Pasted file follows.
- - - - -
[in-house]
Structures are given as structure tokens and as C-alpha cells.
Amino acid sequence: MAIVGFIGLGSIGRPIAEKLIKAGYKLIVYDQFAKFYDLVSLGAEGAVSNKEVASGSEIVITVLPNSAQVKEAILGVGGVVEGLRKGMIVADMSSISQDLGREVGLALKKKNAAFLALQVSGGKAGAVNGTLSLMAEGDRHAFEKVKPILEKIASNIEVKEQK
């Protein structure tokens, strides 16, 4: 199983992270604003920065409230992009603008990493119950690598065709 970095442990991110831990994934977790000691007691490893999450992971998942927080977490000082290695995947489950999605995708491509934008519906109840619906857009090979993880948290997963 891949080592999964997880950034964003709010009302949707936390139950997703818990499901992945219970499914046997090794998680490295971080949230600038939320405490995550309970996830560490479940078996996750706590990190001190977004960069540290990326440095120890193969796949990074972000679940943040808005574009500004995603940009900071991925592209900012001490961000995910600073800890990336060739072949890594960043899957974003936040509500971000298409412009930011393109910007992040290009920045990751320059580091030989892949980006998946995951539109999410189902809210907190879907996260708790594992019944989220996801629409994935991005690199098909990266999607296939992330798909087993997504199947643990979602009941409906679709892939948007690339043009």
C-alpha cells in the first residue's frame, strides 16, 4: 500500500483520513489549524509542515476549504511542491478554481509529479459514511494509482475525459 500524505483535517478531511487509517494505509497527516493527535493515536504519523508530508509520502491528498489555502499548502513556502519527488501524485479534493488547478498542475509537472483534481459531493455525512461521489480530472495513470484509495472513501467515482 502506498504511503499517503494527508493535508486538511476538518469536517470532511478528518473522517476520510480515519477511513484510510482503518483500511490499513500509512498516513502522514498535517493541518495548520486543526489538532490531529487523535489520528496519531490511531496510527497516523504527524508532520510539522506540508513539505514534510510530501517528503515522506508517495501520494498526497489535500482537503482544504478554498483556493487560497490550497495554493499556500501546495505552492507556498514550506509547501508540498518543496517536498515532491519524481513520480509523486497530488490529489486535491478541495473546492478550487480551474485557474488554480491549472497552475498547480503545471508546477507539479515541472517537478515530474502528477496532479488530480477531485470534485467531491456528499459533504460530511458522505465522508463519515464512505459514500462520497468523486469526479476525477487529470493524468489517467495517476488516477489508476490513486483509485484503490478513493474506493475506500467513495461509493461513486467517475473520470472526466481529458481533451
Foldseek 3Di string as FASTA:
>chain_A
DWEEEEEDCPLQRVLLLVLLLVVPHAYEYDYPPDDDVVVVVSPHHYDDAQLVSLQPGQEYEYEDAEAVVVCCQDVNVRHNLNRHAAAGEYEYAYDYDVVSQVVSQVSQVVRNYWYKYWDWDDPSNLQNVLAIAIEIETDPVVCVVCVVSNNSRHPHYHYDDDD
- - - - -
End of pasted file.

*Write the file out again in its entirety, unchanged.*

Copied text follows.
[in-house]
Structures are given as structure tokens and as C-alpha cells.
Amino acid sequence: MAIVGFIGLGSIGRPIAEKLIKAGYKLIVYDQFAKFYDLVSLGAEGAVSNKEVASGSEIVITVLPNSAQVKEAILGVGGVVEGLRKGMIVADMSSISQDLGREVGLALKKKNAAFLALQVSGGKAGAVNGTLSLMAEGDRHAFEKVKPILEKIASNIEVKEQK
């Protein structure tokens, strides 16, 4: 199983992270604003920065409230992009603008990493119950690598065709 970095442990991110831990994934977790000691007691490893999450992971998942927080977490000082290695995947489950999605995708491509934008519906109840619906857009090979993880948290997963 891949080592999964997880950034964003709010009302949707936390139950997703818990499901992945219970499914046997090794998680490295971080949230600038939320405490995550309970996830560490479940078996996750706590990190001190977004960069540290990326440095120890193969796949990074972000679940943040808005574009500004995603940009900071991925592209900012001490961000995910600073800890990336060739072949890594960043899957974003936040509500971000298409412009930011393109910007992040290009920045990751320059580091030989892949980006998946995951539109999410189902809210907190879907996260708790594992019944989220996801629409994935991005690199098909990266999607296939992330798909087993997504199947643990979602009941409906679709892939948007690339043009």
C-alpha cells in the first residue's frame, strides 16, 4: 500500500483520513489549524509542515476549504511542491478554481509529479459514511494509482475525459 500524505483535517478531511487509517494505509497527516493527535493515536504519523508530508509520502491528498489555502499548502513556502519527488501524485479534493488547478498542475509537472483534481459531493455525512461521489480530472495513470484509495472513501467515482 502506498504511503499517503494527508493535508486538511476538518469536517470532511478528518473522517476520510480515519477511513484510510482503518483500511490499513500509512498516513502522514498535517493541518495548520486543526489538532490531529487523535489520528496519531490511531496510527497516523504527524508532520510539522506540508513539505514534510510530501517528503515522506508517495501520494498526497489535500482537503482544504478554498483556493487560497490550497495554493499556500501546495505552492507556498514550506509547501508540498518543496517536498515532491519524481513520480509523486497530488490529489486535491478541495473546492478550487480551474485557474488554480491549472497552475498547480503545471508546477507539479515541472517537478515530474502528477496532479488530480477531485470534485467531491456528499459533504460530511458522505465522508463519515464512505459514500462520497468523486469526479476525477487529470493524468489517467495517476488516477489508476490513486483509485484503490478513493474506493475506500467513495461509493461513486467517475473520470472526466481529458481533451
Foldseek 3Di string as FASTA:
>chain_A
DWEEEEEDCPLQRVLLLVLLLVVPHAYEYDYPPDDDVVVVVSPHHYDDAQLVSLQPGQEYEYEDAEAVVVCCQDVNVRHNLNRHAAAGEYEYAYDYDVVSQVVSQVSQVVRNYWYKYWDWDDPSNLQNVLAIAIEIETDPVVCVVCVVSNNSRHPHYHYDDDD